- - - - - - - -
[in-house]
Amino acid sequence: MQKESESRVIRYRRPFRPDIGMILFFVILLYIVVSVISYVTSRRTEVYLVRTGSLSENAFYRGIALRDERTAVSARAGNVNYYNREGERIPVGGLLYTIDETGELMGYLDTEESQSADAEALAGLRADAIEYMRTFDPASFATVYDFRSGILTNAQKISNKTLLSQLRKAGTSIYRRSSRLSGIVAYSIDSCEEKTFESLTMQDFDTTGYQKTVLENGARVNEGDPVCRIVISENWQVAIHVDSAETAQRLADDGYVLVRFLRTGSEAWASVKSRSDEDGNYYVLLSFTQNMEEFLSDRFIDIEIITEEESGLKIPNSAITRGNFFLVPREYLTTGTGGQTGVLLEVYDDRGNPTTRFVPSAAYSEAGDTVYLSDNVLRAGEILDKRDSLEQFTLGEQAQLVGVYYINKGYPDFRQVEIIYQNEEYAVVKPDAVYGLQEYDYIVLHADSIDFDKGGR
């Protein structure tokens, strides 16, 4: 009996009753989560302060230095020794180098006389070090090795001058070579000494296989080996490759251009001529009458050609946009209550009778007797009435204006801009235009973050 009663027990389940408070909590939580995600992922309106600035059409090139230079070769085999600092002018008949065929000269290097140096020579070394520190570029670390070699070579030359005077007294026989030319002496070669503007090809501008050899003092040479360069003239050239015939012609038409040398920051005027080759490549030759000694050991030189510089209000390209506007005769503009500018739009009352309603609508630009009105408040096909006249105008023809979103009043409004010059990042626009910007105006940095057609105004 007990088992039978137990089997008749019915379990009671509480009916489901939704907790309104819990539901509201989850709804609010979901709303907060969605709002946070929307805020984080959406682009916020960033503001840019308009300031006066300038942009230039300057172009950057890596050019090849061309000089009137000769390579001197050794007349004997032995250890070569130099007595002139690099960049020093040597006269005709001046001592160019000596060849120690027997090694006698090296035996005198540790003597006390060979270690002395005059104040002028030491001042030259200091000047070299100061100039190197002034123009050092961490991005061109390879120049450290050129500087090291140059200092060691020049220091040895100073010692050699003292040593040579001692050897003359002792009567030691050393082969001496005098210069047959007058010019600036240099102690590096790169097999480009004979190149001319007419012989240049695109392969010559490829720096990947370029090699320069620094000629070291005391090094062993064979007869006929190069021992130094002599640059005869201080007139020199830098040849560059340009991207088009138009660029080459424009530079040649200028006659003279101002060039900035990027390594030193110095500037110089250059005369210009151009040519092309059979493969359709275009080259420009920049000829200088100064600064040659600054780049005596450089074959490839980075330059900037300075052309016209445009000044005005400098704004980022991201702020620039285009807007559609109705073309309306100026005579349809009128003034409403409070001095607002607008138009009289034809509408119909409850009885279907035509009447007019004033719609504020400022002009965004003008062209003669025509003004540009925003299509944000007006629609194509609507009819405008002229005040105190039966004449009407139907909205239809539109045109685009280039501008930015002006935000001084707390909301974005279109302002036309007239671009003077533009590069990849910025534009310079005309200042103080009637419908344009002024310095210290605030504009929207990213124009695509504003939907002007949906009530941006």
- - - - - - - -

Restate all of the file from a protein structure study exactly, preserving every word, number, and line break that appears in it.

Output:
[in-house]
Amino acid sequence: MQKESESRVIRYRRPFRPDIGMILFFVILLYIVVSVISYVTSRRTEVYLVRTGSLSENAFYRGIALRDERTAVSARAGNVNYYNREGERIPVGGLLYTIDETGELMGYLDTEESQSADAEALAGLRADAIEYMRTFDPASFATVYDFRSGILTNAQKISNKTLLSQLRKAGTSIYRRSSRLSGIVAYSIDSCEEKTFESLTMQDFDTTGYQKTVLENGARVNEGDPVCRIVISENWQVAIHVDSAETAQRLADDGYVLVRFLRTGSEAWASVKSRSDEDGNYYVLLSFTQNMEEFLSDRFIDIEIITEEESGLKIPNSAITRGNFFLVPREYLTTGTGGQTGVLLEVYDDRGNPTTRFVPSAAYSEAGDTVYLSDNVLRAGEILDKRDSLEQFTLGEQAQLVGVYYINKGYPDFRQVEIIYQNEEYAVVKPDAVYGLQEYDYIVLHADSIDFDKGGR
């Protein structure tokens, strides 16, 4: 009996009753989560302060230095020794180098006389070090090795001058070579000494296989080996490759251009001529009458050609946009209550009778007797009435204006801009235009973050 009663027990389940408070909590939580995600992922309106600035059409090139230079070769085999600092002018008949065929000269290097140096020579070394520190570029670390070699070579030359005077007294026989030319002496070669503007090809501008050899003092040479360069003239050239015939012609038409040398920051005027080759490549030759000694050991030189510089209000390209506007005769503009500018739009009352309603609508630009009105408040096909006249105008023809979103009043409004010059990042626009910007105006940095057609105004 007990088992039978137990089997008749019915379990009671509480009916489901939704907790309104819990539901509201989850709804609010979901709303907060969605709002946070929307805020984080959406682009916020960033503001840019308009300031006066300038942009230039300057172009950057890596050019090849061309000089009137000769390579001197050794007349004997032995250890070569130099007595002139690099960049020093040597006269005709001046001592160019000596060849120690027997090694006698090296035996005198540790003597006390060979270690002395005059104040002028030491001042030259200091000047070299100061100039190197002034123009050092961490991005061109390879120049450290050129500087090291140059200092060691020049220091040895100073010692050699003292040593040579001692050897003359002792009567030691050393082969001496005098210069047959007058010019600036240099102690590096790169097999480009004979190149001319007419012989240049695109392969010559490829720096990947370029090699320069620094000629070291005391090094062993064979007869006929190069021992130094002599640059005869201080007139020199830098040849560059340009991207088009138009660029080459424009530079040649200028006659003279101002060039900035990027390594030193110095500037110089250059005369210009151009040519092309059979493969359709275009080259420009920049000829200088100064600064040659600054780049005596450089074959490839980075330059900037300075052309016209445009000044005005400098704004980022991201702020620039285009807007559609109705073309309306100026005579349809009128003034409403409070001095607002607008138009009289034809509408119909409850009885279907035509009447007019004033719609504020400022002009965004003008062209003669025509003004540009925003299509944000007006629609194509609507009819405008002229005040105190039966004449009407139907909205239809539109045109685009280039501008930015002006935000001084707390909301974005279109302002036309007239671009003077533009590069990849910025534009310079005309200042103080009637419908344009002024310095210290605030504009929207990213124009695509504003939907002007949906009530941006």